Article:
McGoldrick, Susan (2005) Does a Culture of Work Life Balance Exist in the Health Service Executive to Support the Recruitment and Retention of Nurses in Ireland? Undergraduate thesis, Dublin, National College of Ireland.
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Work life balance has been the hottest initiative to hit business in a long time and has failed in many companies because of its ambiguity. It has been another "Concept" which employers adopted in word but rarely in deed. Demographic changes, a more diverse workforce, business imperatives and government policy have been driving work life balance up the agenda. The principle at stake here says that there should be a balance between the individual's work and their life outside work and that this balance should be healthy. Among employees, those with caring responsibilities clearly have particular needs. Benefits accrue to organisations who provide and take measures to provide good work balance options to their staff.
The biggest challenge lies in developing the type of culture which supports work life balance programmes and ensures that benefits are delivered to employees. I plan to explore the culture of work/life/balance options in my research in relation to the H.S.E. an conduct my research through an Action Research Method.
What is important at the conclusion of the action research project is that the complexities of all the data are drawn together and engagement in a sense making activity of personal learning as well as what took place in the system in which the researcher was engaged in. As cited by Coghlan and Brannick "Feeling the story, making sense of it, applying a rigorous methodology to that sense-making are directed towards the generation of useful knowledge, which must produce the outcomes which are of value to others" Coghlan & Brannick "Doing Action Research in your own Organisation" Page 133.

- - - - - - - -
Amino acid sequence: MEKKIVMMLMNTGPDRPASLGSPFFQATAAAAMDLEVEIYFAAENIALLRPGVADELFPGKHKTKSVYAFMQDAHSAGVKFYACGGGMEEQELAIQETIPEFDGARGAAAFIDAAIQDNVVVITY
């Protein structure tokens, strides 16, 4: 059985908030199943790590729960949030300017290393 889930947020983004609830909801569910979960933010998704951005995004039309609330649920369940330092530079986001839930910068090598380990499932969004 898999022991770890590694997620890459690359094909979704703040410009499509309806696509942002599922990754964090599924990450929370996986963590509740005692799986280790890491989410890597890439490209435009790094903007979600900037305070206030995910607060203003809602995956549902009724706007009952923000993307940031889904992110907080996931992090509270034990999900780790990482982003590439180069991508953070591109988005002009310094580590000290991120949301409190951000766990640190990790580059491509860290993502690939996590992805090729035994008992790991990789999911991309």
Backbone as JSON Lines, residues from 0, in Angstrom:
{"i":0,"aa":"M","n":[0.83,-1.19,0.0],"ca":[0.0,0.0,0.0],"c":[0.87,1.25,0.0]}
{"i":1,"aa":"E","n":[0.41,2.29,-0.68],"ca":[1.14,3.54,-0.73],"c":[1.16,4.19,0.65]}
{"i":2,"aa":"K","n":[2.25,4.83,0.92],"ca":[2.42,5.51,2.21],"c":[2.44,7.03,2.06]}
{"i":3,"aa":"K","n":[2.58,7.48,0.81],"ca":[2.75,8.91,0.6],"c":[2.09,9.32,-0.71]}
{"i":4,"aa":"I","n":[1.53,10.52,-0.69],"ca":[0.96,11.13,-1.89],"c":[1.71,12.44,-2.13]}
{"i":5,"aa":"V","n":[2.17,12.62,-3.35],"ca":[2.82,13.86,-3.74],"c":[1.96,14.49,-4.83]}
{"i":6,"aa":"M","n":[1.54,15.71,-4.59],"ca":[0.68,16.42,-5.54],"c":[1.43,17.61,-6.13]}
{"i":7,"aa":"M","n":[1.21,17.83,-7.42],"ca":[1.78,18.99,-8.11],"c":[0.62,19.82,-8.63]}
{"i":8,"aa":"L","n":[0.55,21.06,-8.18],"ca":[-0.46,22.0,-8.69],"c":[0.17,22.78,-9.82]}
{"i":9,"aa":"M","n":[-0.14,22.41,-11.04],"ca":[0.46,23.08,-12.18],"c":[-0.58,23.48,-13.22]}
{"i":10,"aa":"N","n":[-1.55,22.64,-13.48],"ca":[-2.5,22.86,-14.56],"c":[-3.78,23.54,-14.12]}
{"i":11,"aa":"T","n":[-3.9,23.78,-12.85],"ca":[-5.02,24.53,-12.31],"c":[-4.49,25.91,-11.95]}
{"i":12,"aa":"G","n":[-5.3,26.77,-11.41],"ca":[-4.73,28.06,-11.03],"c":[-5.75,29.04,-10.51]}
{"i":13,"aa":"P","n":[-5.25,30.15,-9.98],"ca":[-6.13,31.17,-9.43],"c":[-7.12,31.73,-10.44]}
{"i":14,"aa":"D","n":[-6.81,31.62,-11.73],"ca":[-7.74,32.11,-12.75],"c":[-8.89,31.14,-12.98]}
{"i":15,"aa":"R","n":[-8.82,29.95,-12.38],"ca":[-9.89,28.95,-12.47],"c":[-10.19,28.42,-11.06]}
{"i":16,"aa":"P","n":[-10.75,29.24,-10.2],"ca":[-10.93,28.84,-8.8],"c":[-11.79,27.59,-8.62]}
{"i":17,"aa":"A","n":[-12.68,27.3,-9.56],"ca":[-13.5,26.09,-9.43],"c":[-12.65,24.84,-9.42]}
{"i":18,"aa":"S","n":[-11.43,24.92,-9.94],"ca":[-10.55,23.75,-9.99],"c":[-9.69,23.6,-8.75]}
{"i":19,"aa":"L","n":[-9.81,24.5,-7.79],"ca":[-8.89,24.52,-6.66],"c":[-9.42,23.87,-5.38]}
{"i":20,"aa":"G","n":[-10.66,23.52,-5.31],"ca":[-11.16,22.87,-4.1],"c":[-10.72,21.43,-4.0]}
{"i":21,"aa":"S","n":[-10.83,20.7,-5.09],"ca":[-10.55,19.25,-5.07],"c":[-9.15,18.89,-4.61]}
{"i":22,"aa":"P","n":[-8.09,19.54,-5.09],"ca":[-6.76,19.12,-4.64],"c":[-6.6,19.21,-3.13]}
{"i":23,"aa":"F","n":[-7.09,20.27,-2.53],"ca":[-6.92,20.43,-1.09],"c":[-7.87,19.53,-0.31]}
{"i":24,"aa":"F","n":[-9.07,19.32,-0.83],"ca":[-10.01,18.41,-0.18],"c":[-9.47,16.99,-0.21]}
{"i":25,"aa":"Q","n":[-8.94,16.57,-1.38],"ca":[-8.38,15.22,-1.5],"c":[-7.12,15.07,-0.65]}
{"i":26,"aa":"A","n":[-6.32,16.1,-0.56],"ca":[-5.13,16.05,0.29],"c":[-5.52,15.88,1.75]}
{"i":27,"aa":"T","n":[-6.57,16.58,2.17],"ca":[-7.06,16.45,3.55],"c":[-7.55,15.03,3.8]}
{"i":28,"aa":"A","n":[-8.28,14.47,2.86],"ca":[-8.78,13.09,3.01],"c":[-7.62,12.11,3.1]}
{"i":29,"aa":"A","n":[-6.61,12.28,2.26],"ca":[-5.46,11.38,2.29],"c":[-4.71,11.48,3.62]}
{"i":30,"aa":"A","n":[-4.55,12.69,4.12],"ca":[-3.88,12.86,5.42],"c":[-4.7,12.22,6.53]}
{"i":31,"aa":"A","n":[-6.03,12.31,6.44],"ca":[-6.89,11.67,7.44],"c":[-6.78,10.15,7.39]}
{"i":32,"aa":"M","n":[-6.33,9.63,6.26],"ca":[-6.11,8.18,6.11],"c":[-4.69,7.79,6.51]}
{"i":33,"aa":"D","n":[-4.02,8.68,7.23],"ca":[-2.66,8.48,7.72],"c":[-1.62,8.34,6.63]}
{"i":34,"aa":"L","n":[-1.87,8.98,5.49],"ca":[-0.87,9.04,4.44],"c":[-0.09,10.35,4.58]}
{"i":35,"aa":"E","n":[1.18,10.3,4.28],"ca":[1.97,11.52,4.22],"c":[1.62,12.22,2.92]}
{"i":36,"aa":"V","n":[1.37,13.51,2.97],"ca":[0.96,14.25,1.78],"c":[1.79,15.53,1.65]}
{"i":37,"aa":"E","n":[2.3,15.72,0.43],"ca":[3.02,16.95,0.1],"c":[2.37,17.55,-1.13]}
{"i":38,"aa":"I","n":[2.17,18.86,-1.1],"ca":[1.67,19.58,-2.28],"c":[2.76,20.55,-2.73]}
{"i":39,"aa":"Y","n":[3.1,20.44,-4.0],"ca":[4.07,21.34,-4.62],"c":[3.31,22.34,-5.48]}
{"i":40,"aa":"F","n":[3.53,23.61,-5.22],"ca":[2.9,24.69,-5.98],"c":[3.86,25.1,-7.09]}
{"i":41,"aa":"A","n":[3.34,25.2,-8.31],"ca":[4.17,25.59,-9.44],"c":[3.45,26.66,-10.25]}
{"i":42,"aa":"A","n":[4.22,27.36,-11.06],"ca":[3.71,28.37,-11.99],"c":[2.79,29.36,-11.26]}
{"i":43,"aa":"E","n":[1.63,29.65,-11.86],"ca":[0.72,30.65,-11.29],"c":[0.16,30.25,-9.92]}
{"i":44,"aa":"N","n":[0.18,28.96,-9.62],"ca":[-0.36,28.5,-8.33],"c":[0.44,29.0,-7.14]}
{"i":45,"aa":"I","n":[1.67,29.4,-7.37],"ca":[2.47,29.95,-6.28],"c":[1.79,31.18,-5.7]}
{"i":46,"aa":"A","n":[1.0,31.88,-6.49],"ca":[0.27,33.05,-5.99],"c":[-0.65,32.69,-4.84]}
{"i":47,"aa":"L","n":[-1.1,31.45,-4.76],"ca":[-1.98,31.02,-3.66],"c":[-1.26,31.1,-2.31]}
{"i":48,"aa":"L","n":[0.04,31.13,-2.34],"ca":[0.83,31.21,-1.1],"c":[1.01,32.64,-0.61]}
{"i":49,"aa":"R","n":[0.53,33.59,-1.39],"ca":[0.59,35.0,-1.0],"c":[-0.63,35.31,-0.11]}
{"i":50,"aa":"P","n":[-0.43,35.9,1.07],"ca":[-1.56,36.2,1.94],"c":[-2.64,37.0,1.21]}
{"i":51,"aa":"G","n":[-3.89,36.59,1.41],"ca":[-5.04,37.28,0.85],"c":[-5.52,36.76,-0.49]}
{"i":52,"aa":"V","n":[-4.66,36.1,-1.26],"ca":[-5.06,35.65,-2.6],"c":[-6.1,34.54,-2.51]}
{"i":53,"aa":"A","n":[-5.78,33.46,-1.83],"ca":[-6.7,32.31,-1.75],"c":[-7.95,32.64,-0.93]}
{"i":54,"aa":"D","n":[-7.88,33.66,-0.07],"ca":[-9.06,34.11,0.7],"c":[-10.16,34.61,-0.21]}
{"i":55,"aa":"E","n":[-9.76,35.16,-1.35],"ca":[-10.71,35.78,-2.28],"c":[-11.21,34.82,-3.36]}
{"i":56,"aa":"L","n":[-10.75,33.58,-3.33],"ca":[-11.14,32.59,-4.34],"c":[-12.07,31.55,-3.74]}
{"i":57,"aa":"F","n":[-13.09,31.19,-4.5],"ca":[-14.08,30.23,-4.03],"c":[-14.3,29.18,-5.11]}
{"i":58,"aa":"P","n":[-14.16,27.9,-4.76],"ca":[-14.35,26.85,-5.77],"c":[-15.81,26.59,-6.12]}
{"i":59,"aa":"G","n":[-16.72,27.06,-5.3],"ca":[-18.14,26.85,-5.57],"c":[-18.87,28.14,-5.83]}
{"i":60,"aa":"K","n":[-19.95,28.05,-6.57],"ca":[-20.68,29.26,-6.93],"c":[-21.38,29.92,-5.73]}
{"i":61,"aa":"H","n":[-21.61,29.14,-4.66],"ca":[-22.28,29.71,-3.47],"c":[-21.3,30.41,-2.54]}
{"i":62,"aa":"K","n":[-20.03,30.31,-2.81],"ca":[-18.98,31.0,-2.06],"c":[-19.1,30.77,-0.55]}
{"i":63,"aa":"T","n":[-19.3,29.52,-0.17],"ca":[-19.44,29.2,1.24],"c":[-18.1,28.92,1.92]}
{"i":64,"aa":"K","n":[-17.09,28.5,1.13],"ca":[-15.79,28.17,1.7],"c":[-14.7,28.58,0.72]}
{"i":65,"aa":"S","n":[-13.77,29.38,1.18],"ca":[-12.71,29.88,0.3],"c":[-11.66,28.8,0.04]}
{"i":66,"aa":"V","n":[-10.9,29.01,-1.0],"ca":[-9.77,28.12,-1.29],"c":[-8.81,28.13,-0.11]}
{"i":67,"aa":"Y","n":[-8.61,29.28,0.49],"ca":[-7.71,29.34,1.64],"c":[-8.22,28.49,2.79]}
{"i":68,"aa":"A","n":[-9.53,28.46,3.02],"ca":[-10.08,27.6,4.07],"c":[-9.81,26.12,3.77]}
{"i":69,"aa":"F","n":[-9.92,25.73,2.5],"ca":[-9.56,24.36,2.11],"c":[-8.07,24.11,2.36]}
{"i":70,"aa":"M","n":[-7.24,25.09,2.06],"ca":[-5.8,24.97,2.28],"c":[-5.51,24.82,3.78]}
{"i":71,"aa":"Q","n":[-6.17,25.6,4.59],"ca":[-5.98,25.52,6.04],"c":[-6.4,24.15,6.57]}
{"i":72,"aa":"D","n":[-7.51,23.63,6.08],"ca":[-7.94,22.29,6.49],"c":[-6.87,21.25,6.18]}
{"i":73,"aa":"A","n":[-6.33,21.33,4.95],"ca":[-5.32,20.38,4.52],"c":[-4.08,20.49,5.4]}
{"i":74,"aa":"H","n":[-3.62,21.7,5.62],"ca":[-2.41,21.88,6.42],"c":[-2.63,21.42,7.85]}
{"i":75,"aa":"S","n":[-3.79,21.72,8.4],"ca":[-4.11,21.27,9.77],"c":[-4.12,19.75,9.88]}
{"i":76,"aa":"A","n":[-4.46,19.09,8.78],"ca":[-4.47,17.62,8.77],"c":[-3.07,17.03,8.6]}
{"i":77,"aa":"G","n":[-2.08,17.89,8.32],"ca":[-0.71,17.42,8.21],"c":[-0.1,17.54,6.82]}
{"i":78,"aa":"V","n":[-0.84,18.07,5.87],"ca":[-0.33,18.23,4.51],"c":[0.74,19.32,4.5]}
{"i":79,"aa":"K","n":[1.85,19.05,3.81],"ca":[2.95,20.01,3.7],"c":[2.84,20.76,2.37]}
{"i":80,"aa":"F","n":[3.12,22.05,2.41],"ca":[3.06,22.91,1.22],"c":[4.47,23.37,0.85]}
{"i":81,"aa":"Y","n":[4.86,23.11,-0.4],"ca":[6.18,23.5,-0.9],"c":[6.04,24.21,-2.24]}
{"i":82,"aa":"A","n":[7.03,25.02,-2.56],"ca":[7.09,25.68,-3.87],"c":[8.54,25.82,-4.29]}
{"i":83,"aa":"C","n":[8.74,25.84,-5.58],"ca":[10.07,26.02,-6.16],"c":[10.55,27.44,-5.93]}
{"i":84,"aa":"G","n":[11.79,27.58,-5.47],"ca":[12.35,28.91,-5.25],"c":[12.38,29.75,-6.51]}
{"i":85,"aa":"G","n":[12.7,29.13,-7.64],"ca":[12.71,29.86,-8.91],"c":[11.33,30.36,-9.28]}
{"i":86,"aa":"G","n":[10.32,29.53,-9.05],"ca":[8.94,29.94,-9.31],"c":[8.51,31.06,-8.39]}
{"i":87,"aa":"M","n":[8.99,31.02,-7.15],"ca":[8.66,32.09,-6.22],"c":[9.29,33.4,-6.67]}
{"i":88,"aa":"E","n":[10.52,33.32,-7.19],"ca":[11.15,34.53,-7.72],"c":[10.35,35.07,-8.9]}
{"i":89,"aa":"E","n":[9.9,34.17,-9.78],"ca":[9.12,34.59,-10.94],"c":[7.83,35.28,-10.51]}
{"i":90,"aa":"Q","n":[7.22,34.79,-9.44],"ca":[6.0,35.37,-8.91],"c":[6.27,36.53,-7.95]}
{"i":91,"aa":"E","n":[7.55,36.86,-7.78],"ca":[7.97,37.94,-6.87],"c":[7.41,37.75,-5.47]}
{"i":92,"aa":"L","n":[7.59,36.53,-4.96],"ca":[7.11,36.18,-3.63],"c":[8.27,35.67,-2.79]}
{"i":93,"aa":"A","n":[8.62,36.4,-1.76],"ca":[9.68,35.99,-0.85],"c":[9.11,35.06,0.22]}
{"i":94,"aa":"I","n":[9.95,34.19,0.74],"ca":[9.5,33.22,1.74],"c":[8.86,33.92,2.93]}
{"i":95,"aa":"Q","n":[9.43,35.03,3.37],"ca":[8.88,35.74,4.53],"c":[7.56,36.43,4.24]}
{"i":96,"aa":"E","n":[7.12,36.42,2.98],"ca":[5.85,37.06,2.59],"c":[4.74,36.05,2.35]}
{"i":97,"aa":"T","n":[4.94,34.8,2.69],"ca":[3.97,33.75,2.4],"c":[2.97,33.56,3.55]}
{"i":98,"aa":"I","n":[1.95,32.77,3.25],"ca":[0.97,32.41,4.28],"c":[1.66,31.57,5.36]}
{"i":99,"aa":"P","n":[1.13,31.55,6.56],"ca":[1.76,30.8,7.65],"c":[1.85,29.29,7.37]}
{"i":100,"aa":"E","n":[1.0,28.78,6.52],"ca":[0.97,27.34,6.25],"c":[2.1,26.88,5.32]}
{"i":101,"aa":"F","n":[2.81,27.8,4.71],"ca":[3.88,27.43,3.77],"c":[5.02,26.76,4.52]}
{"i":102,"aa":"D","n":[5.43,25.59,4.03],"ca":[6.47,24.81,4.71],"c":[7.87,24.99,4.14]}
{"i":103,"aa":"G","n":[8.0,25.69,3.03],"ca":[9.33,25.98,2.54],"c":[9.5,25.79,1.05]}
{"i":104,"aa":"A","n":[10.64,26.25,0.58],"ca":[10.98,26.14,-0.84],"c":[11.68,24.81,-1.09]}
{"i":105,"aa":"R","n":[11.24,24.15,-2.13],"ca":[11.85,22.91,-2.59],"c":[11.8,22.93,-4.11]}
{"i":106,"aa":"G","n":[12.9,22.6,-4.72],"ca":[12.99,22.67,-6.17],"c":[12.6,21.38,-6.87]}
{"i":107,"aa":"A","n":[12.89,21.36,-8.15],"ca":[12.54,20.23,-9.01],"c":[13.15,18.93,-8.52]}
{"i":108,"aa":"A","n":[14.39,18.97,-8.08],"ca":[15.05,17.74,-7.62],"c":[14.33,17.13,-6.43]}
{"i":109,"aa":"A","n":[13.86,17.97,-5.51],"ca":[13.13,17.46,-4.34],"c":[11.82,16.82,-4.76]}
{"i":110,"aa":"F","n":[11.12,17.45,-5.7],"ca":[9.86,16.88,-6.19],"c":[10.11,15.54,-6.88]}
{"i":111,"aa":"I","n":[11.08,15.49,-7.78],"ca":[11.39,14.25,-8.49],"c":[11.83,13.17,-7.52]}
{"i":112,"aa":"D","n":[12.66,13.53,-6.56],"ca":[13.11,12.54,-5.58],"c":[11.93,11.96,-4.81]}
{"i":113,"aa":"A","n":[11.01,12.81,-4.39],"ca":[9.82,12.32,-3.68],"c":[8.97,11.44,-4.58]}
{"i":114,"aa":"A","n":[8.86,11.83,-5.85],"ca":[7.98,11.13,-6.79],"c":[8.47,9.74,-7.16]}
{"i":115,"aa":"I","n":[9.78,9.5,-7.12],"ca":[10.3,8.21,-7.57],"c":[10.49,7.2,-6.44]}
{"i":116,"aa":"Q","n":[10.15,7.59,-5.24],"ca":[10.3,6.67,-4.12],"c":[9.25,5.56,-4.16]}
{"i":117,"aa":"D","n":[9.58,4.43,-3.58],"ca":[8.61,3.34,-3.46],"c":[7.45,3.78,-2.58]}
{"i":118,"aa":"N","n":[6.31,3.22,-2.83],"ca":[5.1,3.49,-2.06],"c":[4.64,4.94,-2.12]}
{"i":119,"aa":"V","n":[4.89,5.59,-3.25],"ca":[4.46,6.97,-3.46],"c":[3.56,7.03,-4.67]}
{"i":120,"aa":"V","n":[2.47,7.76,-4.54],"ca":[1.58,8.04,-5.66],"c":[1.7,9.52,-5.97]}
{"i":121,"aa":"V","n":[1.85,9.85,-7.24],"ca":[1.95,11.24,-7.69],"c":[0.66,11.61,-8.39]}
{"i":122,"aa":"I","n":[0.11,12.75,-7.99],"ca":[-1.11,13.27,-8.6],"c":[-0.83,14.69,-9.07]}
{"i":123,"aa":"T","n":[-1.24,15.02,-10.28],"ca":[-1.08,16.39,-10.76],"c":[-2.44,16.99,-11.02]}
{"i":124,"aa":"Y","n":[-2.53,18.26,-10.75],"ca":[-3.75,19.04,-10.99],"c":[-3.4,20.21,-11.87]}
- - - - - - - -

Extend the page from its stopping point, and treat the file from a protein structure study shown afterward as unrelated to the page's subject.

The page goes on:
Friedman (2001) suggests four attributes for students engaged in action research in their own organisation.
Be pro-active and reflective.
Be critical and committed.
Be independent and work well with others.
Have aspirations and be realistic about limits.
Nursing shortages in Irish Health Service Executive is having ripple effects on delivering a high quality service. Healthcare delivery is undergoing a startling metamorphosis. Changes expected to occur during this shortage will set the stage for nursing practice and development for years to come. Resulting staffing concerns are a high priority. Providing holistic care for the patient and family could be compromised by reduced professional staff. A creative focus on recruitment, orientation and retention strategies is needed to achieve a positive balance between recruitment and retention of nurses.
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